The InSight lander will study the deep interior of Mars and will address one of the most fundamental questions of planetary and solar system science: how do terrestrial planets
The category of rocky planets, also known as terrestrial planets
, includes (http://www.
Since the terrestrial planets
are much closer to the sun than the gas giants, they'll be more likely to be seen in transit.
They describe the discovery of the solar system, theories of its origin, how scientists constructed a timeline of the solar system and its major events, the role of meteorites, the chemical elements that make up the solar system, the birth of the Sun and the planets, how protoplanets became the terrestrial planets
, the formation of the Moon, the development of life on Earth, the formation of giant planets, the asteroid belt between Mars and Jupiter, and objects in the outermost solar system.
Narita has shown that, abiotic oxygen produced by the photocatalytic reaction of titanium oxide, which is known to be abundant on the surfaces of terrestrial planets
, meteorolites, and the Moon in the Solar System, cannot be discounted.
The study provides the first evidence that terrestrial planets
can form in orbits similar to Earth's, even in a binary star system where the stars are not very far apart.
By studying Vesta and Ceres, we will gain a better understanding of the formation of our solar system, especially the terrestrial planets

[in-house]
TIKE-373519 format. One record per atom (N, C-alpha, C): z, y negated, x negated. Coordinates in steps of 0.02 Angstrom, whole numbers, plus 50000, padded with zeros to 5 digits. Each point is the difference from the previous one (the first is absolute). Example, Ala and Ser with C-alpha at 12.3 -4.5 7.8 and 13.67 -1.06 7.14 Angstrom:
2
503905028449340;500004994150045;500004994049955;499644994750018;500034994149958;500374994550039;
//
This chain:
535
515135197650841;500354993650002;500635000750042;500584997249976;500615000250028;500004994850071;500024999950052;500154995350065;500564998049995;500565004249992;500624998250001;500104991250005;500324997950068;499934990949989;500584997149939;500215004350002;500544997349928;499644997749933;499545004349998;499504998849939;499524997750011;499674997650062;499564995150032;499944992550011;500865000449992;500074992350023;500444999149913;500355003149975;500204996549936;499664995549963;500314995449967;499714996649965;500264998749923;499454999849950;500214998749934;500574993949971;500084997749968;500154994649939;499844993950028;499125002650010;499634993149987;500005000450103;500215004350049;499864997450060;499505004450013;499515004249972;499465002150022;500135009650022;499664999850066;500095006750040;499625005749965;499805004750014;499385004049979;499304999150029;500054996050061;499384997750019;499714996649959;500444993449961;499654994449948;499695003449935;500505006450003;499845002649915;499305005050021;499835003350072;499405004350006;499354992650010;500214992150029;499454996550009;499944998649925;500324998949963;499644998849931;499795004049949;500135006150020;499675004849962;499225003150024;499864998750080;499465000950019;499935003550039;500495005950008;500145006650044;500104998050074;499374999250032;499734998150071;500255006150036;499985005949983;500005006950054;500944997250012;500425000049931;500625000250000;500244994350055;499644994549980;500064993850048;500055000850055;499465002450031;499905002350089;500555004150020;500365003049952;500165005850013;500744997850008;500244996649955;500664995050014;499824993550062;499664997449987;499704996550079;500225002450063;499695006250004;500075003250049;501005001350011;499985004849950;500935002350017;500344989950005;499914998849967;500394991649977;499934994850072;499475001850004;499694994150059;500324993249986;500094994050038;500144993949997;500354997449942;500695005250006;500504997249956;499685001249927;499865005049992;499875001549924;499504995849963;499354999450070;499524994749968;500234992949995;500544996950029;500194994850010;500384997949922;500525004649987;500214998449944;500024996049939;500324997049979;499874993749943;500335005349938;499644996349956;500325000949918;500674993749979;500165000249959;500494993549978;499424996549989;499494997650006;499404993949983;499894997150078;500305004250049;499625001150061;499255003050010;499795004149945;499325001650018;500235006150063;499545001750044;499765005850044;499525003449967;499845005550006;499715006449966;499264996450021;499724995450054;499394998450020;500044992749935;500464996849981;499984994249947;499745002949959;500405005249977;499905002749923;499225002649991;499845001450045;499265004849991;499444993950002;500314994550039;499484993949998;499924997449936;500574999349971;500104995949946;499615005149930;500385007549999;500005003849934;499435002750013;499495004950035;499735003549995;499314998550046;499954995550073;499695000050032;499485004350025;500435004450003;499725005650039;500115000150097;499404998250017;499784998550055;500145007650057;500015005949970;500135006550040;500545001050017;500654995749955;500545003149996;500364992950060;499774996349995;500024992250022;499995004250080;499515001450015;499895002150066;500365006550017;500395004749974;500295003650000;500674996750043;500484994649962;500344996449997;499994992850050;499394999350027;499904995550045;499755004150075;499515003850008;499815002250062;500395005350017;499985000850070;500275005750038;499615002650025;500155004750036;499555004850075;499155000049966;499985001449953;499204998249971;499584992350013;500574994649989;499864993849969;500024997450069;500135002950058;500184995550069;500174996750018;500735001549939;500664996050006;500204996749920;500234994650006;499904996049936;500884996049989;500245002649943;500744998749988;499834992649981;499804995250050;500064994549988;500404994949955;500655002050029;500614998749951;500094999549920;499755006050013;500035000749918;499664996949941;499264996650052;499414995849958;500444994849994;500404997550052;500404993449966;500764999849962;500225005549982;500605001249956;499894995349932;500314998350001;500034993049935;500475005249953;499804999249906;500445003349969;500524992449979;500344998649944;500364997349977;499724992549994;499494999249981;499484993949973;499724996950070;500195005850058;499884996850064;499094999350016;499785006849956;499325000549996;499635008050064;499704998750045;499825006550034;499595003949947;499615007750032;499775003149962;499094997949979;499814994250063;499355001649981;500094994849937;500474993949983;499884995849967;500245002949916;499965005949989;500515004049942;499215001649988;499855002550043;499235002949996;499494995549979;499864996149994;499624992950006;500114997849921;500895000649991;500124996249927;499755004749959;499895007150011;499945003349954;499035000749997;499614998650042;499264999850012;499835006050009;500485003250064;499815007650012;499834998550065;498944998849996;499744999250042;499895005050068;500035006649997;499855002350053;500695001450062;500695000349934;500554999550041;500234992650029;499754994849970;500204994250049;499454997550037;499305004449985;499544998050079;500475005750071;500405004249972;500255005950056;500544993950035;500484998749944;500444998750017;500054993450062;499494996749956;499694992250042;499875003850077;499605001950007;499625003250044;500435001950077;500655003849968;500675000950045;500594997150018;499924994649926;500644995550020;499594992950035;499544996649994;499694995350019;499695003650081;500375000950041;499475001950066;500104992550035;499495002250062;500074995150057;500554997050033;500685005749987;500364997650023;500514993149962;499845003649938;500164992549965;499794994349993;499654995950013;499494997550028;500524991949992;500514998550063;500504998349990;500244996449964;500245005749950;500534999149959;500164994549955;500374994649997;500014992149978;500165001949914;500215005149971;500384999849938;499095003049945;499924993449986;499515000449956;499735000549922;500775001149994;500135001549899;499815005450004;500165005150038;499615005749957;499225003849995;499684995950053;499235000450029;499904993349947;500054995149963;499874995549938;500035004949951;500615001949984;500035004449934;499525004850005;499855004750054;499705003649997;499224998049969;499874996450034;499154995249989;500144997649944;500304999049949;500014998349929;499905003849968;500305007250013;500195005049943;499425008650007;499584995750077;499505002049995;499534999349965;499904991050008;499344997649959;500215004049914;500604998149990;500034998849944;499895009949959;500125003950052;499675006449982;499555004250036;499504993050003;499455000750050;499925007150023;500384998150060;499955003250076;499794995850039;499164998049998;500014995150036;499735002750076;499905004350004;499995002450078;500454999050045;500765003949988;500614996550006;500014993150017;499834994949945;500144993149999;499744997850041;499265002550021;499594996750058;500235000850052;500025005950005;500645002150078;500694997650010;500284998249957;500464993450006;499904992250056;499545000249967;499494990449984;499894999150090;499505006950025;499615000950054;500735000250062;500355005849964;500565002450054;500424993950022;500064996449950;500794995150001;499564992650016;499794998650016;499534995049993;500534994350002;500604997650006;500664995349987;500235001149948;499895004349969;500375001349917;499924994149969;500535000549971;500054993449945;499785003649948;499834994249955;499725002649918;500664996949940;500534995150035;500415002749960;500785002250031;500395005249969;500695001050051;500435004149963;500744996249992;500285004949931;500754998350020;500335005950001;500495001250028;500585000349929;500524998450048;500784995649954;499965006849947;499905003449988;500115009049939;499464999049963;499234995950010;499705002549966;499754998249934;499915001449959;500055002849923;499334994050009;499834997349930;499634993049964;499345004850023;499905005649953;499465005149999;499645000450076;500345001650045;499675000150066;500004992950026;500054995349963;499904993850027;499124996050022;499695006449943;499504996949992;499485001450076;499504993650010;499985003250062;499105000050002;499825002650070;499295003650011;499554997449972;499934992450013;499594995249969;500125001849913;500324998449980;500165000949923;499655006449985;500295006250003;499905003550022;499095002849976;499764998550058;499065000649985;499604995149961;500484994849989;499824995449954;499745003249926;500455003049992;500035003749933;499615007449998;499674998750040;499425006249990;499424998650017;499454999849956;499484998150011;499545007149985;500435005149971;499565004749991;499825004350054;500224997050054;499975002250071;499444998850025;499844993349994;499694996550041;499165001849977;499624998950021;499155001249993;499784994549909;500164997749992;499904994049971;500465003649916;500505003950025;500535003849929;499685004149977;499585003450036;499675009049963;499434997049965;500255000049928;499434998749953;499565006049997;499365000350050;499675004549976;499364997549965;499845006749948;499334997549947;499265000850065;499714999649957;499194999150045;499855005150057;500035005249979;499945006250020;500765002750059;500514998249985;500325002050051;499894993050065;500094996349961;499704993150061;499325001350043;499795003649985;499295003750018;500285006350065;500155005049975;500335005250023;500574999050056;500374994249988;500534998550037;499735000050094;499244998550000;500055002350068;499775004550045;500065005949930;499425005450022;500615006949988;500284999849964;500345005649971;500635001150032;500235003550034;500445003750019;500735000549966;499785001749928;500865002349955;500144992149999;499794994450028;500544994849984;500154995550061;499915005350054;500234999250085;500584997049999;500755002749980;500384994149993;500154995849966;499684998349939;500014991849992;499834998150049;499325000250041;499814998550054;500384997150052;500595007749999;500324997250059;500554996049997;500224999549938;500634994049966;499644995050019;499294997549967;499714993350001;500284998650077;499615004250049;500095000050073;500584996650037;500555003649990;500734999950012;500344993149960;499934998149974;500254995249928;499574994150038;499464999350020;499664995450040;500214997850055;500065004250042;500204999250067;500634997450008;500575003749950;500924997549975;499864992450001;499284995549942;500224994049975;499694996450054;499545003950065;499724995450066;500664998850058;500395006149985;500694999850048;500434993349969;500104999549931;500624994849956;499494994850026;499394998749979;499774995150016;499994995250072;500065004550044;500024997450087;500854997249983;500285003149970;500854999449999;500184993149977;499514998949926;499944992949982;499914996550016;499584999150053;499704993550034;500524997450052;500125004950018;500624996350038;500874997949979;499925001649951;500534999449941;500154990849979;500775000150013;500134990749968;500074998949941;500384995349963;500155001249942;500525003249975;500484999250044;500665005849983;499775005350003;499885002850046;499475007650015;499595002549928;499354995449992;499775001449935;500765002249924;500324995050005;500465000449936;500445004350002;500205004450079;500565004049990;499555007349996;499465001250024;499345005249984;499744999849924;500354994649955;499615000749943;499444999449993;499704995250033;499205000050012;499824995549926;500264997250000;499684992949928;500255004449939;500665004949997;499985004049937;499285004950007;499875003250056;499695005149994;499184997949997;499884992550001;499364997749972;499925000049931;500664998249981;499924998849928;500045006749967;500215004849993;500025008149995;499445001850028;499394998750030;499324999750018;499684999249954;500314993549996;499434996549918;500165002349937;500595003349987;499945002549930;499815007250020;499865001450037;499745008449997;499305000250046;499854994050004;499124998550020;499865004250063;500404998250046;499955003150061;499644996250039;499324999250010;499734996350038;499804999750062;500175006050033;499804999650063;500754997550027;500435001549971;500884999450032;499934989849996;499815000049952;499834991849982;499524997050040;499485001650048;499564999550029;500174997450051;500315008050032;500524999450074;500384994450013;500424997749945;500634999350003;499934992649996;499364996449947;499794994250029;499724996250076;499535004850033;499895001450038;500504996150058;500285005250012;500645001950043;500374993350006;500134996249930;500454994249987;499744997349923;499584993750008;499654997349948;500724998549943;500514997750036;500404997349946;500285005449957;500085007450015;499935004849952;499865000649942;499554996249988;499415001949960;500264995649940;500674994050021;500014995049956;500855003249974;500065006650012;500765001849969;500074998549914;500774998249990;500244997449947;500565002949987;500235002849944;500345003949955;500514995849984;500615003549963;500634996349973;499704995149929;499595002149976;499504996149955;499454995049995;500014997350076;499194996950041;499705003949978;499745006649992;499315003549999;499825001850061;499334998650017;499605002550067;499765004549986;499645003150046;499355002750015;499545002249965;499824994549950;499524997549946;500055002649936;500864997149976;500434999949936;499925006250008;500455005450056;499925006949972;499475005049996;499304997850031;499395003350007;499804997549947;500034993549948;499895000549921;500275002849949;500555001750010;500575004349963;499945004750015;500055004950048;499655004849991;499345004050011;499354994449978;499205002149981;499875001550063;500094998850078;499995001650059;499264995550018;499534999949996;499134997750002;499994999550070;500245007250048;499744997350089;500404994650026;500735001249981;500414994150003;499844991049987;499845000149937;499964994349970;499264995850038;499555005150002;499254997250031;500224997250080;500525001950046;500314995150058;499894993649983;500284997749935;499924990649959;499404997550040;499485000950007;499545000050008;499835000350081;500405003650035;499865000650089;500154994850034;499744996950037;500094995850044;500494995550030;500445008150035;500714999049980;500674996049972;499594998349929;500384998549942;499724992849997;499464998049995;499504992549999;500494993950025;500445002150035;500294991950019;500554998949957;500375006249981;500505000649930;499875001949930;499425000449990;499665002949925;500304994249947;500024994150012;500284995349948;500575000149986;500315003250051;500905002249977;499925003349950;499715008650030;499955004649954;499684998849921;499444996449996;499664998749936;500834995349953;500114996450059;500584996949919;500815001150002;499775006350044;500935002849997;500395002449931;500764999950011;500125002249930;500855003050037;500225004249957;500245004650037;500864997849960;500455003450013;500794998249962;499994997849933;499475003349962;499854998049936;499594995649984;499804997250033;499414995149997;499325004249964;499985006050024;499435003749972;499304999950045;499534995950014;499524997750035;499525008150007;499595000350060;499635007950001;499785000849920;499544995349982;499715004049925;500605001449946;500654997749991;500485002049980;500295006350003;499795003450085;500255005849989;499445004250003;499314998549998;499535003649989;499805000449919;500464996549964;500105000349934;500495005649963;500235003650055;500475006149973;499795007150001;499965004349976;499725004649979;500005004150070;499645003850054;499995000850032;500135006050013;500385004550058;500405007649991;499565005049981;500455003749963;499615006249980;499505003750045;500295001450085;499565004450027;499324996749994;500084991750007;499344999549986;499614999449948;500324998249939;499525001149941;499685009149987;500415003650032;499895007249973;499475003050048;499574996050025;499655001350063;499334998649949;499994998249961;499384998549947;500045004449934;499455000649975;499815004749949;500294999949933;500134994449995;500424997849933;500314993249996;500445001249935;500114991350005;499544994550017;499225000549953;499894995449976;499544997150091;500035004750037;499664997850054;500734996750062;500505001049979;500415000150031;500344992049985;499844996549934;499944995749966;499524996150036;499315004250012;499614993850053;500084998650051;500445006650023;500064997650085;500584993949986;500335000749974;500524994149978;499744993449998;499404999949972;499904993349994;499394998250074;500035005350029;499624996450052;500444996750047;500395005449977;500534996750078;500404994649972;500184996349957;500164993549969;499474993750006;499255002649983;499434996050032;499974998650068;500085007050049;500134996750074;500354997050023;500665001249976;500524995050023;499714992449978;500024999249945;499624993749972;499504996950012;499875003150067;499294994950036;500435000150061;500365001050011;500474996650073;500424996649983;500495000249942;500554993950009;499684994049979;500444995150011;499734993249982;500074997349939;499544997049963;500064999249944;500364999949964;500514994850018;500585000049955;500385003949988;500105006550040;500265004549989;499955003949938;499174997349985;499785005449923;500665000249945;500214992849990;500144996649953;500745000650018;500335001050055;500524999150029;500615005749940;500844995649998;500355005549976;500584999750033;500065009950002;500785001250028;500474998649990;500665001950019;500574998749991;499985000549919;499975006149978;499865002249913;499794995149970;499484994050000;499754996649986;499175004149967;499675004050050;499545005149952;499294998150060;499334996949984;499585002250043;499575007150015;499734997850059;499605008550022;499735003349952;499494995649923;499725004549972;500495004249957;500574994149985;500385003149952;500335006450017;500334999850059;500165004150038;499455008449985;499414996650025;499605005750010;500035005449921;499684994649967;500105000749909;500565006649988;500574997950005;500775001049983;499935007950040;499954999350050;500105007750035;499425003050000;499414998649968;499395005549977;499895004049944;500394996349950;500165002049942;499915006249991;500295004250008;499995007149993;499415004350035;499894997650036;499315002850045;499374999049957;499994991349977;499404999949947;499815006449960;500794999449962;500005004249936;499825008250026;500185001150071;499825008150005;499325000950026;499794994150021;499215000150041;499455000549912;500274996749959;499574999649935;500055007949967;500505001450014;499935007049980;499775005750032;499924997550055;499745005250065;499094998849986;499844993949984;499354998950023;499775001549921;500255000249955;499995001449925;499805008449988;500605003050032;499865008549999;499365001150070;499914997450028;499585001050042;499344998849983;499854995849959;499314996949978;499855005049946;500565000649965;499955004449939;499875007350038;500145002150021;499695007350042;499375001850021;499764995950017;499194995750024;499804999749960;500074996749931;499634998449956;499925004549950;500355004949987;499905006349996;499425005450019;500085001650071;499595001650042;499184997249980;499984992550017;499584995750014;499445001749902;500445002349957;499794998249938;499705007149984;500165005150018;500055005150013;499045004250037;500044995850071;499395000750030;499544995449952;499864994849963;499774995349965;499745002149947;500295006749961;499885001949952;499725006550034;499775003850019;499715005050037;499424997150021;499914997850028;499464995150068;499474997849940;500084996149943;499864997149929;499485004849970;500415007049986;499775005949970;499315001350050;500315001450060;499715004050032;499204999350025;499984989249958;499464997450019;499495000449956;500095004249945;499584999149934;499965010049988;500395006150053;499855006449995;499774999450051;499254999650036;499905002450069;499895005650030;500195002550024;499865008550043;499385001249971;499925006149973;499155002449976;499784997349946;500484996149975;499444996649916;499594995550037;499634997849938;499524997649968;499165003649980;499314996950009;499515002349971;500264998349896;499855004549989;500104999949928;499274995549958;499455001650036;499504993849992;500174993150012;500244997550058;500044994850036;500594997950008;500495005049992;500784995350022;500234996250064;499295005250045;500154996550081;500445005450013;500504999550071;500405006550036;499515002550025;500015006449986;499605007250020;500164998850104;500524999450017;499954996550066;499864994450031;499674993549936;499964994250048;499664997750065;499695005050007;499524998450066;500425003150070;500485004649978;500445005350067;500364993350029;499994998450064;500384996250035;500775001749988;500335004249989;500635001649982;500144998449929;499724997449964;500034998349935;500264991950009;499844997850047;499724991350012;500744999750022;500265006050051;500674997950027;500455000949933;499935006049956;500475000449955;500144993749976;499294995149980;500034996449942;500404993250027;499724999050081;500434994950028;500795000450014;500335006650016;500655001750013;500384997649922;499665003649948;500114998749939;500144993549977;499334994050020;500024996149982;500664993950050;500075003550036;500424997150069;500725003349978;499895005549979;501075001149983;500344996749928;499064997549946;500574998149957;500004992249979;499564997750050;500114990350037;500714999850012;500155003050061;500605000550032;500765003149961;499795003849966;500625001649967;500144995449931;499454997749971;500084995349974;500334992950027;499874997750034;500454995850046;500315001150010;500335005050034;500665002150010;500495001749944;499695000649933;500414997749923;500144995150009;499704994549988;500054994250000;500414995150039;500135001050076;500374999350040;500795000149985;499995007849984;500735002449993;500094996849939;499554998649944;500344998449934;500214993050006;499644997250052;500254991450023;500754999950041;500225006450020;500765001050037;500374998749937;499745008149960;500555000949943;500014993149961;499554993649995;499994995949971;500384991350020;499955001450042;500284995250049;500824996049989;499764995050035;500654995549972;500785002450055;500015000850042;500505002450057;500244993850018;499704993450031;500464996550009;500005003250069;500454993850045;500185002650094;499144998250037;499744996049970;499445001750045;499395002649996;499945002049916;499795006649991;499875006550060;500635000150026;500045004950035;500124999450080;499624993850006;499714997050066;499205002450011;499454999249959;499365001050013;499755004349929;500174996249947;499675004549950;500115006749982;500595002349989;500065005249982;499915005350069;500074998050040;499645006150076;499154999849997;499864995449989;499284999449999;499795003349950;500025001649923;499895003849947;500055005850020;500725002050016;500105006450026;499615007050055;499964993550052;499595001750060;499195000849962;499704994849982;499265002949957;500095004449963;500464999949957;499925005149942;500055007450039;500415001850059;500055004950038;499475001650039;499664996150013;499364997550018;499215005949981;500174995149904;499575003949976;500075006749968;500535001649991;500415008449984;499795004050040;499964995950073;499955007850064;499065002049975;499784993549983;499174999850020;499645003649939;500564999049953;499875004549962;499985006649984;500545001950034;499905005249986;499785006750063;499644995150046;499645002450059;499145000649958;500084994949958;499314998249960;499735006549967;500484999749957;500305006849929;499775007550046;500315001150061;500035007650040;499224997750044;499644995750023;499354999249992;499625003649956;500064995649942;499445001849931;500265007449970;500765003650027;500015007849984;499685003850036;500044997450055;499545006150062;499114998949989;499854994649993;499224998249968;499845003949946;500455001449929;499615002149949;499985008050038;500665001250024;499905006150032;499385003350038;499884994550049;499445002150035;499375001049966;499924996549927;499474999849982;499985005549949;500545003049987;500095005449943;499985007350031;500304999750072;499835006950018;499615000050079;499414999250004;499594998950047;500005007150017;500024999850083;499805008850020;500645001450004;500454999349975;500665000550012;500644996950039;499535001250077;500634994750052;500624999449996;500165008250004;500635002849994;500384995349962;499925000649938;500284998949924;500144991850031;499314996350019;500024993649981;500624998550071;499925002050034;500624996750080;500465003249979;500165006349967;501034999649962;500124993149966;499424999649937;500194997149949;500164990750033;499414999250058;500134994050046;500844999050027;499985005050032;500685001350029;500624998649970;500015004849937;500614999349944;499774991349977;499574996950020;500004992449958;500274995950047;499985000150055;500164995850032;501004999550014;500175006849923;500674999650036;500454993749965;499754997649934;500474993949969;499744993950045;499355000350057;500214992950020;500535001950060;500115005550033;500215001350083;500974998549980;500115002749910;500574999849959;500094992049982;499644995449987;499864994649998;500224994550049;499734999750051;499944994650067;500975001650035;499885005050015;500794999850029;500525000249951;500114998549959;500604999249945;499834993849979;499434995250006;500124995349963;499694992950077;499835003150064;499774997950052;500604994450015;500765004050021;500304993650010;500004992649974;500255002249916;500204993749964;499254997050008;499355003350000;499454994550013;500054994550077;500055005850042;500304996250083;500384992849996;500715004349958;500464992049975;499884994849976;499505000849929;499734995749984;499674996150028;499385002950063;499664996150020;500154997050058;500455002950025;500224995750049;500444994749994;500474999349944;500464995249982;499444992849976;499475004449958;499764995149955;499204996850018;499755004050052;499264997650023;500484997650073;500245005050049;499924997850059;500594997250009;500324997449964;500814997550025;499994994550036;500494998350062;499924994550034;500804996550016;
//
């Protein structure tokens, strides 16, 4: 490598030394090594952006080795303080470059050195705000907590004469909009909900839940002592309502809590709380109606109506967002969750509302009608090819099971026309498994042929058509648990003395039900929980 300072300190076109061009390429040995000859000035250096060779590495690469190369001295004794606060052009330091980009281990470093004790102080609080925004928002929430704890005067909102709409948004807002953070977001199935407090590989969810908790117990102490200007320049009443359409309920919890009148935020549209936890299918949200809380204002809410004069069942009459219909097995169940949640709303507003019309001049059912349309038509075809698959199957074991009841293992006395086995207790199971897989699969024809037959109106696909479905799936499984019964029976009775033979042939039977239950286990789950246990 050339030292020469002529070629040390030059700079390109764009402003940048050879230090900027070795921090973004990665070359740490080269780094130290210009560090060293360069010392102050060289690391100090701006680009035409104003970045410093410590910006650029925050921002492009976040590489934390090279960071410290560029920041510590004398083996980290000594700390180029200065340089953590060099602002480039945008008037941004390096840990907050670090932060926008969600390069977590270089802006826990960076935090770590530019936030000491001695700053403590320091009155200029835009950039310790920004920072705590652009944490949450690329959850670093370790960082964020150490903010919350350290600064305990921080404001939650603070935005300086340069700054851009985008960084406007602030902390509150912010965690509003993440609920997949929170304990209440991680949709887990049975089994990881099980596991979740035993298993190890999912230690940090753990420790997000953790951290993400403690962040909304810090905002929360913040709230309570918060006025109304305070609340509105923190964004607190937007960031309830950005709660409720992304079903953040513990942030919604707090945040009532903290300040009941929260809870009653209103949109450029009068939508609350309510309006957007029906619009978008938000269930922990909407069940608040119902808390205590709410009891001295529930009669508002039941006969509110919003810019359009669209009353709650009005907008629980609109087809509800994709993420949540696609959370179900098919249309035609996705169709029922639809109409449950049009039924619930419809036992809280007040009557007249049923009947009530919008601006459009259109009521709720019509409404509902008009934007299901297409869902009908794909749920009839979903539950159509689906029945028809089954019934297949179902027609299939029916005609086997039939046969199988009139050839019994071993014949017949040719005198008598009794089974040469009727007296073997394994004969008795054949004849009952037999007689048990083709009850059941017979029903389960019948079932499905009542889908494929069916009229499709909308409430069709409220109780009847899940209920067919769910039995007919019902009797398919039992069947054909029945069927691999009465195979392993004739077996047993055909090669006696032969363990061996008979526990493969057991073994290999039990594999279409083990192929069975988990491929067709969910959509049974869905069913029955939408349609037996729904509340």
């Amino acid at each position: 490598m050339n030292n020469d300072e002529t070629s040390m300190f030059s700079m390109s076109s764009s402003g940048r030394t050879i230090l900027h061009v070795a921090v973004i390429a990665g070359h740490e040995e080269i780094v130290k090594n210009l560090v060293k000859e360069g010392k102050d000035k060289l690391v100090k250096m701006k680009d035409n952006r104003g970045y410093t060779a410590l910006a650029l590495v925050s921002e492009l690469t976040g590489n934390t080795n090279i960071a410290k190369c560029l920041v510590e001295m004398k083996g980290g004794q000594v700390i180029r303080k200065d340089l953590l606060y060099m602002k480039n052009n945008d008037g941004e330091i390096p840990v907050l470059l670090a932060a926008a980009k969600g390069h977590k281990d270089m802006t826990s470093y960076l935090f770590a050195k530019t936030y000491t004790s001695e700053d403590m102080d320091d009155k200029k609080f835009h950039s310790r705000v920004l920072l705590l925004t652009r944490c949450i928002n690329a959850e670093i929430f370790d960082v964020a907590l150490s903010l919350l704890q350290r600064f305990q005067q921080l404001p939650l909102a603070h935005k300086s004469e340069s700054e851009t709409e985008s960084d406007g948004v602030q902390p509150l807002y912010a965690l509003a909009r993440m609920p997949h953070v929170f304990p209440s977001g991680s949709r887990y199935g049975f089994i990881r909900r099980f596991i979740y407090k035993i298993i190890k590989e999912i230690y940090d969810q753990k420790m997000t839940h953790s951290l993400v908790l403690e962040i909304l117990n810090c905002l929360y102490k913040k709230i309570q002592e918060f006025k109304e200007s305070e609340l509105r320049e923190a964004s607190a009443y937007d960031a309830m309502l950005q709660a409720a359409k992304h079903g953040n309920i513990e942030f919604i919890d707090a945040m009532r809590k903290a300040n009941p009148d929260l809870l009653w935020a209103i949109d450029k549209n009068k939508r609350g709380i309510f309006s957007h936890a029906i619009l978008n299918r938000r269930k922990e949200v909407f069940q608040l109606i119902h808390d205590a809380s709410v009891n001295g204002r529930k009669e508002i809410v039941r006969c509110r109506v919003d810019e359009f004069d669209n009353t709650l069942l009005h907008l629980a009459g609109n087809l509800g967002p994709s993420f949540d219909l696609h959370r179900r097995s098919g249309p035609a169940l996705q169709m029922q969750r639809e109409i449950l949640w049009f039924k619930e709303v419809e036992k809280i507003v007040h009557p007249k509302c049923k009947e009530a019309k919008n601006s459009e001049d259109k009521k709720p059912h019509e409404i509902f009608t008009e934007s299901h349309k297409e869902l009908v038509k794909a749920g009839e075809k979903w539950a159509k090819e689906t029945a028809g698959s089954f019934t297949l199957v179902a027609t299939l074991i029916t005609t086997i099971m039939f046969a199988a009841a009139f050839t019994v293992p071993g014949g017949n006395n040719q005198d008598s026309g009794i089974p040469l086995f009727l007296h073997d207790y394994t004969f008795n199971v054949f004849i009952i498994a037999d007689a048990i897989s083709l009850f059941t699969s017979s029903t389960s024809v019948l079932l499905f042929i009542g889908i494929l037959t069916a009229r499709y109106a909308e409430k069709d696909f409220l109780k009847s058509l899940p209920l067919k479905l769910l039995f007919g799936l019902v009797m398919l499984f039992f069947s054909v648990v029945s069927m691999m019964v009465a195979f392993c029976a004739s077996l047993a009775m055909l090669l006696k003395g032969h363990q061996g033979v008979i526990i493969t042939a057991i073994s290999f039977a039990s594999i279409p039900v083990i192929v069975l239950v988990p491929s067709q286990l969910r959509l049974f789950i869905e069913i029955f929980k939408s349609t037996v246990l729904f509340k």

and most importantly the Earth," principle investigator Carol Raymond said this week.
The InSight mission will record the first-ever measurements of the interior of the red planet, giving scientists unprecedented detail into the evolution of Mars and other terrestrial planets
This discovery is exciting because we weren't certain that terrestrial planets
could form around one star of a binary star system," University of Auckland physics senior lecturer Nicholas Rattenbury said in a statement.
The team of researchers from France, Germany and the United States simulated the growth of the terrestrial planets
(Mercury, Venus, Earth and Mars) from a disk of thousands of planetary building blocks orbiting the Sun.
Previously published as Remote Sensing for Geologists: A Guide to Image Interpretation, the third edition adds chapters on alterations due to mineral deposits and hydrocarbon accumulations, modern analogs, geobotanical remote sensing, and mapping terrestrial planets
While astronomers already knew that stars accompanied by giant planets contain more heavy elements, this work suggests that chemistry could also flag the presence of smaller, terrestrial planets